articleposted 29 December 2021

Three Ways For Startup Ecosystems to Innovate For Growth

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The startup ecosystems are growing in every corner of the world. Ambitious entrepreneurs appear everywhere, and they’re keen to find unique ways to solve the world’s problems. But innovative ideas can only be executed within a system built to nurture them. Startups need a favourable and supportive environment to create a long-lasting impact on the local and global economy. 

Before looking at the success reasons of the top-tier ecosystems like Silicon Valley in the USA or Startup Nation in Israel, let’s begin with an overview of what makes a startup ecosystem. One typically consists of:

  • Startups

  • Investors

  • Academia

  • Big corporations

  • Associations and membership-based organizations

  • Entrepreneurship programs, accelerators & incubators

  • Government

But how an emerging ecosystem can get all of these to thrive?

To find this out, let’s take a look at Cyprus. Its startup community is just beginning its journey, being only 57th among the top 100 startup ecosystems globally. Israel, for comparison, is the 3rd one according to that same report.

Establishing the ecosystem in Cyprus first required reaching a critical number of ventures launched on the island. But without the other core ecosystem components, the challenges Cyprus faces are typical for rising startup communities: a shortage of tech talent, lack of funding, and a small local market.  

Yet when the competition for resources is fierce and reaches the global scale, startup ecosystems can’t stand still or blindly follow the practices of their predecessors. This makes innovation the only way for a new and small-sized ecosystem to accelerate its growth. So how can one innovate in those three areas?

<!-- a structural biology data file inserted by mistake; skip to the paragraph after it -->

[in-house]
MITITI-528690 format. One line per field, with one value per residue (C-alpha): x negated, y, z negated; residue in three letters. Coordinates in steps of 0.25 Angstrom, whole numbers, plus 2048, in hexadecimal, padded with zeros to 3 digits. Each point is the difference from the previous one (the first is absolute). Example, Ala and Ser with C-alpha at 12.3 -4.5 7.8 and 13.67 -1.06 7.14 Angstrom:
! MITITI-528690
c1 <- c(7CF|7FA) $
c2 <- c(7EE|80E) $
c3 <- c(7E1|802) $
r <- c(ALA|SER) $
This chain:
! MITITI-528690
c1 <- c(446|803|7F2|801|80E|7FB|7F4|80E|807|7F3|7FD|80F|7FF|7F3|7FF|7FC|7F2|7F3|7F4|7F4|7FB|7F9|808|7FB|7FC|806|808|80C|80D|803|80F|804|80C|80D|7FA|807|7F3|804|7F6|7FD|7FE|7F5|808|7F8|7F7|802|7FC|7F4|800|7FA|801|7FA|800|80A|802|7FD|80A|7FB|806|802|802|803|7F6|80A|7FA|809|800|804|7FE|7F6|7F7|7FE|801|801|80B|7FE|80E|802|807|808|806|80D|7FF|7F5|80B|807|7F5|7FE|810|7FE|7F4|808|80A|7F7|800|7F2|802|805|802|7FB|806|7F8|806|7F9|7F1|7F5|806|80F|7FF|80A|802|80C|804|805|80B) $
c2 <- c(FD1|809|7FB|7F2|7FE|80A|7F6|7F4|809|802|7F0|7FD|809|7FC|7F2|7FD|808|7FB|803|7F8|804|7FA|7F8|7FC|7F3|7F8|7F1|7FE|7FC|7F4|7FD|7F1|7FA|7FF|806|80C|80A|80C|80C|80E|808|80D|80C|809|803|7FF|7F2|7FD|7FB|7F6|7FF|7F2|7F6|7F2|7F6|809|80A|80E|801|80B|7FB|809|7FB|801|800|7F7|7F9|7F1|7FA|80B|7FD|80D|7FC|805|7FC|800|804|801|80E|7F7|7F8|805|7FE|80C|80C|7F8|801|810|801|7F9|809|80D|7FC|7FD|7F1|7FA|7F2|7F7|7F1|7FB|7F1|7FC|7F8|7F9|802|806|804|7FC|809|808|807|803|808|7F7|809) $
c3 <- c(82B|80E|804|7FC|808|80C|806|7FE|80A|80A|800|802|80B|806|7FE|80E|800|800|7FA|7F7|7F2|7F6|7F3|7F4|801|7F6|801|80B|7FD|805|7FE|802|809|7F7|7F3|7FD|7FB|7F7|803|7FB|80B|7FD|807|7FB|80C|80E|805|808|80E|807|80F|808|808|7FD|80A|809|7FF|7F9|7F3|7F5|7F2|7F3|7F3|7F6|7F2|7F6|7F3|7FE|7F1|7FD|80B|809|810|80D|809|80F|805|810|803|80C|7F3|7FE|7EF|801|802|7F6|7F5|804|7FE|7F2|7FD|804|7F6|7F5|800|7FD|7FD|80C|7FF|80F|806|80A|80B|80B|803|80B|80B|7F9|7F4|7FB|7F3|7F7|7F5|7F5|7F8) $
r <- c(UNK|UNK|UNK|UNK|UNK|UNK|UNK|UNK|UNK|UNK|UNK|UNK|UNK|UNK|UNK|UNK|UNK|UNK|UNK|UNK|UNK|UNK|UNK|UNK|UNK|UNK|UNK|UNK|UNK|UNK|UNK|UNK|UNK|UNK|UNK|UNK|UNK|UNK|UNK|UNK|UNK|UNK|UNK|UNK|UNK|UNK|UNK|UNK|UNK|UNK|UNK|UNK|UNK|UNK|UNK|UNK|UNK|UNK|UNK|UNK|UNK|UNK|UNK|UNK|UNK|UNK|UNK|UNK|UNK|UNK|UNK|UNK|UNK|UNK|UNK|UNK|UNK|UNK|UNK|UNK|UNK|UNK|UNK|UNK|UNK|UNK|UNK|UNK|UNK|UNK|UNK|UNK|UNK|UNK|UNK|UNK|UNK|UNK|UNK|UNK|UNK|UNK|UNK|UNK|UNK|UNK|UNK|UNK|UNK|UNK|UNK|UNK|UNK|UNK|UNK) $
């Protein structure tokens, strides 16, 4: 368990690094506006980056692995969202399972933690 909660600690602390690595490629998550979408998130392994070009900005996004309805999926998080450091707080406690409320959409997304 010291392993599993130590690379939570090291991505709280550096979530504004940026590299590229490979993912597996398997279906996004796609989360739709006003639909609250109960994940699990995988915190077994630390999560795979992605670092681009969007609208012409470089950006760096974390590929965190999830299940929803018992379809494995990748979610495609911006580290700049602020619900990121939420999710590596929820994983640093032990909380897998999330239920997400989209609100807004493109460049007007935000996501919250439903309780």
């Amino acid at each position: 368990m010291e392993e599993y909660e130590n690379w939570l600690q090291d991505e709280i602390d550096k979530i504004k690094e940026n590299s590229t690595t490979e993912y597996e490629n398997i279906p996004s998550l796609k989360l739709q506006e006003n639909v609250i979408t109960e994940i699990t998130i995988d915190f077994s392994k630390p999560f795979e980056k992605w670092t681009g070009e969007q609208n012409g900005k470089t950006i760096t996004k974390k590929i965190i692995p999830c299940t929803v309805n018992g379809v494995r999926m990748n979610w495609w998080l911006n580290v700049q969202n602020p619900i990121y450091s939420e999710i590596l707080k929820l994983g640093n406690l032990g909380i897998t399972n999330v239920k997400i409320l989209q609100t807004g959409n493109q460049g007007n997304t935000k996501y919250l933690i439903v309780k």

Public Initiatives For Talent Shortage Tackling

Educational institutions play a fundamental role in nurturing local talent and setting the next generation of entrepreneurs, managers, and engineers. That’s why local Ivy League schools have been so crucial in forming today’s Silicon Valley.

But not so many countries focus on making education so advanced it notably accelerates business growth. Cyprus, for one, doesn’t have enough tech universities yet, so the shortage of talents here will remain at least for the next few years. To overcome that, the country’s government seeks ways to make the region more attractive for technically skilled people from abroad by simplifying the immigration rules and methods to obtain visas and get residence permits. 

Establishing a growing flow of digital nomads, investors, and entrepreneurs helps the local ecosystem grow sustainably. Take, for example, Estonia. After introducing digital nomad visas in 2014 and e-Residency in 2015, the number of Estonian startups grew from around 250 to 1100. Of course, other factors such as friendly immigration policy and investment program patronage count in here. Still, the fact is that by now, over 82 thousand people have obtained Estonian digital IDs to work for the tech businesses and startups established within the country’s economic area.  

Holistic Approaches For Funding Source Generation